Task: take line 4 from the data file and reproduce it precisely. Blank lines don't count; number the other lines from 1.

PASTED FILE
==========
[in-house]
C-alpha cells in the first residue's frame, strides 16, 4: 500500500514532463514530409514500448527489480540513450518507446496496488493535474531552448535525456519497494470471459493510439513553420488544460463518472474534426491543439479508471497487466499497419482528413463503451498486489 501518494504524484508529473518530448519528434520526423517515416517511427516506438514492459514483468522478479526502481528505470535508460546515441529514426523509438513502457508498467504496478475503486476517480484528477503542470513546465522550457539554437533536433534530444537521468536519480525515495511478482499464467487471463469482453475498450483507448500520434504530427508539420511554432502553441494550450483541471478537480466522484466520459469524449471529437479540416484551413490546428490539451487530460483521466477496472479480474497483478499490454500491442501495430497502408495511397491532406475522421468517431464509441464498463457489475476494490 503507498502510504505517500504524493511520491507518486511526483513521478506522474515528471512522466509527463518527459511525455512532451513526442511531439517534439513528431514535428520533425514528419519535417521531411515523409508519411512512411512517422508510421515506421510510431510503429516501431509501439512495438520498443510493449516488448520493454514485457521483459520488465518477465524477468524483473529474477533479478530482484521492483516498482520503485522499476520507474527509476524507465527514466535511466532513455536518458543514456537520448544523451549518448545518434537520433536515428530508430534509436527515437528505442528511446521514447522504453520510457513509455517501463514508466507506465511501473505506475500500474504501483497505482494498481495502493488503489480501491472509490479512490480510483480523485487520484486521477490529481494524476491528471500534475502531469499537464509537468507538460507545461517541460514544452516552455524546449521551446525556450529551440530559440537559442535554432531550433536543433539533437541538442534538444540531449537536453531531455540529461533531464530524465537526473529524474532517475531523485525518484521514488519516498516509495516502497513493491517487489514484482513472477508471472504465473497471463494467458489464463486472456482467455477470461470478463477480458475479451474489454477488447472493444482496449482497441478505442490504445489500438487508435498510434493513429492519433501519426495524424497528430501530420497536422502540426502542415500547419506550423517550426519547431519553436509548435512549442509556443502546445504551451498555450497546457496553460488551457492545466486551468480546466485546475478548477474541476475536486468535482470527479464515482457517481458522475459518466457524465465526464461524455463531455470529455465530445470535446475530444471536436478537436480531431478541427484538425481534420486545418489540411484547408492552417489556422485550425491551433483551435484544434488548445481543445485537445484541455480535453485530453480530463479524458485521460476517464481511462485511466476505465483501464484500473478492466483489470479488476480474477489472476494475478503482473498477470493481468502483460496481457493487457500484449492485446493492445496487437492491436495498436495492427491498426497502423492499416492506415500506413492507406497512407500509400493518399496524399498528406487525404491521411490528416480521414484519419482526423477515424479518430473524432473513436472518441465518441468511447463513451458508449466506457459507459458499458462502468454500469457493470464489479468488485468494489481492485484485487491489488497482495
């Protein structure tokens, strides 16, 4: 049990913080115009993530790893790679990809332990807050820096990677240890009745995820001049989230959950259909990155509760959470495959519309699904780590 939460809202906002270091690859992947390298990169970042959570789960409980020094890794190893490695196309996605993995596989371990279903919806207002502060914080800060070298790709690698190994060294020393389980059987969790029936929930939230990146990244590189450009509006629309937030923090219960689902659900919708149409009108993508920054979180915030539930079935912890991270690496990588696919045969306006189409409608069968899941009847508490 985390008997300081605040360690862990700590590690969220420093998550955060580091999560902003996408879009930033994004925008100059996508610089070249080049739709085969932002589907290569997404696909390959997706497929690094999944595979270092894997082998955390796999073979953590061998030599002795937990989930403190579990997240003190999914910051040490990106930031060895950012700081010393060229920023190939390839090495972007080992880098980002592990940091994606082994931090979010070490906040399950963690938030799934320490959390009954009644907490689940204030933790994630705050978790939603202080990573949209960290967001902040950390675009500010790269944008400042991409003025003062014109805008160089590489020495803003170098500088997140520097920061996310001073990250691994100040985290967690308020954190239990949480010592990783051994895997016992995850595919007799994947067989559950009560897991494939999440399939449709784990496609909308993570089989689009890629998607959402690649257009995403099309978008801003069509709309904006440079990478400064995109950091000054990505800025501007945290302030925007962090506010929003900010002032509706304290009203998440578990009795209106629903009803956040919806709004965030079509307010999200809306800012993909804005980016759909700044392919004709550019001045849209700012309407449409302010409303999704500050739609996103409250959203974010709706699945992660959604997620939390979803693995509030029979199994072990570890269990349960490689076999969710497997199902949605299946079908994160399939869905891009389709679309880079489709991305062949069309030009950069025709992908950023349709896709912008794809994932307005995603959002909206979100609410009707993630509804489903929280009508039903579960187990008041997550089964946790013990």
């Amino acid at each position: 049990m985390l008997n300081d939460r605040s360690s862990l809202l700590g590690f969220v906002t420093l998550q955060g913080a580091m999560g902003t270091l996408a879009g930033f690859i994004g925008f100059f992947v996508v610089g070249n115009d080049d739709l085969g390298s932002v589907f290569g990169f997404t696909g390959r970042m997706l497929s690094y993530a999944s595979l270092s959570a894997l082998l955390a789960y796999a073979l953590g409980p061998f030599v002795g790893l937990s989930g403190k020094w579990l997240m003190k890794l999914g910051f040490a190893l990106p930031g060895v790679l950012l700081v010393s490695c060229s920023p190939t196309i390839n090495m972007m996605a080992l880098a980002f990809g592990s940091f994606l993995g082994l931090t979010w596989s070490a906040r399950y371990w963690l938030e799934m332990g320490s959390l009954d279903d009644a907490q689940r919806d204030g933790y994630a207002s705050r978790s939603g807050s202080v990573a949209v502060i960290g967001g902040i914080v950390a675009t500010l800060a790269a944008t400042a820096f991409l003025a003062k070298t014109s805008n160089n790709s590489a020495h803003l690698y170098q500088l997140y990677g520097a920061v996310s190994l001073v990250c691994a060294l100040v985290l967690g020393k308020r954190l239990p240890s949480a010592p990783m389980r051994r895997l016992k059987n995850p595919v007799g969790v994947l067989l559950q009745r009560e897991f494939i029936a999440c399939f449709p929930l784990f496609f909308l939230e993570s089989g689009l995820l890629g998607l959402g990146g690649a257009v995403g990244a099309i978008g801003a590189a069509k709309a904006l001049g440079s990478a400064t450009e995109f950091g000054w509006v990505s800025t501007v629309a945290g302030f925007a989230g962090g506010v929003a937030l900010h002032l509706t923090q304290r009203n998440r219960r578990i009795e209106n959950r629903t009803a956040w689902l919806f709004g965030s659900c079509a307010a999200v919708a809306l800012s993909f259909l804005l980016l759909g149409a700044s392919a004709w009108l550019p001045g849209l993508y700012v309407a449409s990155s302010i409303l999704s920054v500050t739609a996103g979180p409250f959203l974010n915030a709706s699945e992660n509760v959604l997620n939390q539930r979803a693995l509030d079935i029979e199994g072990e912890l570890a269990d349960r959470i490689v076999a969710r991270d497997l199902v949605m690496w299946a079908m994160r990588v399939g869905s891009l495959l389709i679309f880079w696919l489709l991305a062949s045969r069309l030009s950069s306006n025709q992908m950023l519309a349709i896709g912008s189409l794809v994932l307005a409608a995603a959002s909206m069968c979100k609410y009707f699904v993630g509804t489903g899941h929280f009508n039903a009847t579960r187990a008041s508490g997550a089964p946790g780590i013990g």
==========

């Amino acid at each position: 049990m985390l008997n300081d939460r605040s360690s862990l809202l700590g590690f969220v906002t420093l998550q955060g913080a580091m999560g902003t270091l996408a879009g930033f690859i994004g925008f100059f992947v996508v610089g070249n115009d080049d739709l085969g390298s932002v589907f290569g990169f997404t696909g390959r970042m997706l497929s690094y993530a999944s595979l270092s959570a894997l082998l955390a789960y796999a073979l953590g409980p061998f030599v002795g790893l937990s989930g403190k020094w579990l997240m003190k890794l999914g910051f040490a190893l990106p930031g060895v790679l950012l700081v010393s490695c060229s920023p190939t196309i390839n090495m972007m996605a080992l880098a980002f990809g592990s940091f994606l993995g082994l931090t979010w596989s070490a906040r399950y371990w963690l938030e799934m332990g320490s959390l009954d279903d009644a907490q689940r919806d204030g933790y994630a207002s705050r978790s939603g807050s202080v990573a949209v502060i960290g967001g902040i914080v950390a675009t500010l800060a790269a944008t400042a820096f991409l003025a003062k070298t014109s805008n160089n790709s590489a020495h803003l690698y170098q500088l997140y990677g520097a920061v996310s190994l001073v990250c691994a060294l100040v985290l967690g020393k308020r954190l239990p240890s949480a010592p990783m389980r051994r895997l016992k059987n995850p595919v007799g969790v994947l067989l559950q009745r009560e897991f494939i029936a999440c399939f449709p929930l784990f496609f909308l939230e993570s089989g689009l995820l890629g998607l959402g990146g690649a257009v995403g990244a099309i978008g801003a590189a069509k709309a904006l001049g440079s990478a400064t450009e995109f950091g000054w509006v990505s800025t501007v629309a945290g302030f925007a989230g962090g506010v929003a937030l900010h002032l509706t923090q304290r009203n998440r219960r578990i009795e209106n959950r629903t009803a956040w689902l919806f709004g965030s659900c079509a307010a999200v919708a809306l800012s993909f259909l804005l980016l759909g149409a700044s392919a004709w009108l550019p001045g849209l993508y700012v309407a449409s990155s302010i409303l999704s920054v500050t739609a996103g979180p409250f959203l974010n915030a709706s699945e992660n509760v959604l997620n939390q539930r979803a693995l509030d079935i029979e199994g072990e912890l570890a269990d349960r959470i490689v076999a969710r991270d497997l199902v949605m690496w299946a079908m994160r990588v399939g869905s891009l495959l389709i679309f880079w696919l489709l991305a062949s045969r069309l030009s950069s306006n025709q992908m950023l519309a349709i896709g912008s189409l794809v994932l307005a409608a995603a959002s909206m069968c979100k609410y009707f699904v993630g509804t489903g899941h929280f009508n039903a009847t579960r187990a008041s508490g997550a089964p946790g780590i013990g």